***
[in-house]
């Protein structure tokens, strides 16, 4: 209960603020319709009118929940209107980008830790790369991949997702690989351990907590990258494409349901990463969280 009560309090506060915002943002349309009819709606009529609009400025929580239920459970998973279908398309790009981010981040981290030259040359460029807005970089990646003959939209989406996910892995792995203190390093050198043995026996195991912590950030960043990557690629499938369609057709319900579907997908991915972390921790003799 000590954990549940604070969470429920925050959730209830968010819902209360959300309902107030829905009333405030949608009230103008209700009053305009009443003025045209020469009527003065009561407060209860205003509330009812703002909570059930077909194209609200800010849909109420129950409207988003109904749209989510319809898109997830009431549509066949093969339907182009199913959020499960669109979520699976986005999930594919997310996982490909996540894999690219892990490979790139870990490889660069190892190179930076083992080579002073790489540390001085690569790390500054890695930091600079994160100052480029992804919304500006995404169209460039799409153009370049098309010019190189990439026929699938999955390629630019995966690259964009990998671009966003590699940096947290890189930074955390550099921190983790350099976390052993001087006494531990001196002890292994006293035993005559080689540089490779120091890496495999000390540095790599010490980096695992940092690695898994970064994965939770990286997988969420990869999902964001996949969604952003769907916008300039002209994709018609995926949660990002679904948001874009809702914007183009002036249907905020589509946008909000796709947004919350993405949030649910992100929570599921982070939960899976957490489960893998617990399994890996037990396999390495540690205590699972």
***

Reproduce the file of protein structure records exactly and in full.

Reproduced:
[in-house]
């Protein structure tokens, strides 16, 4: 209960603020319709009118929940209107980008830790790369991949997702690989351990907590990258494409349901990463969280 009560309090506060915002943002349309009819709606009529609009400025929580239920459970998973279908398309790009981010981040981290030259040359460029807005970089990646003959939209989406996910892995792995203190390093050198043995026996195991912590950030960043990557690629499938369609057709319900579907997908991915972390921790003799 000590954990549940604070969470429920925050959730209830968010819902209360959300309902107030829905009333405030949608009230103008209700009053305009009443003025045209020469009527003065009561407060209860205003509330009812703002909570059930077909194209609200800010849909109420129950409207988003109904749209989510319809898109997830009431549509066949093969339907182009199913959020499960669109979520699976986005999930594919997310996982490909996540894999690219892990490979790139870990490889660069190892190179930076083992080579002073790489540390001085690569790390500054890695930091600079994160100052480029992804919304500006995404169209460039799409153009370049098309010019190189990439026929699938999955390629630019995966690259964009990998671009966003590699940096947290890189930074955390550099921190983790350099976390052993001087006494531990001196002890292994006293035993005559080689540089490779120091890496495999000390540095790599010490980096695992940092690695898994970064994965939770990286997988969420990869999902964001996949969604952003769907916008300039002209994709018609995926949660990002679904948001874009809702914007183009002036249907905020589509946008909000796709947004919350993405949030649910992100929570599921982070939960899976957490489960893998617990399994890996037990396999390495540690205590699972």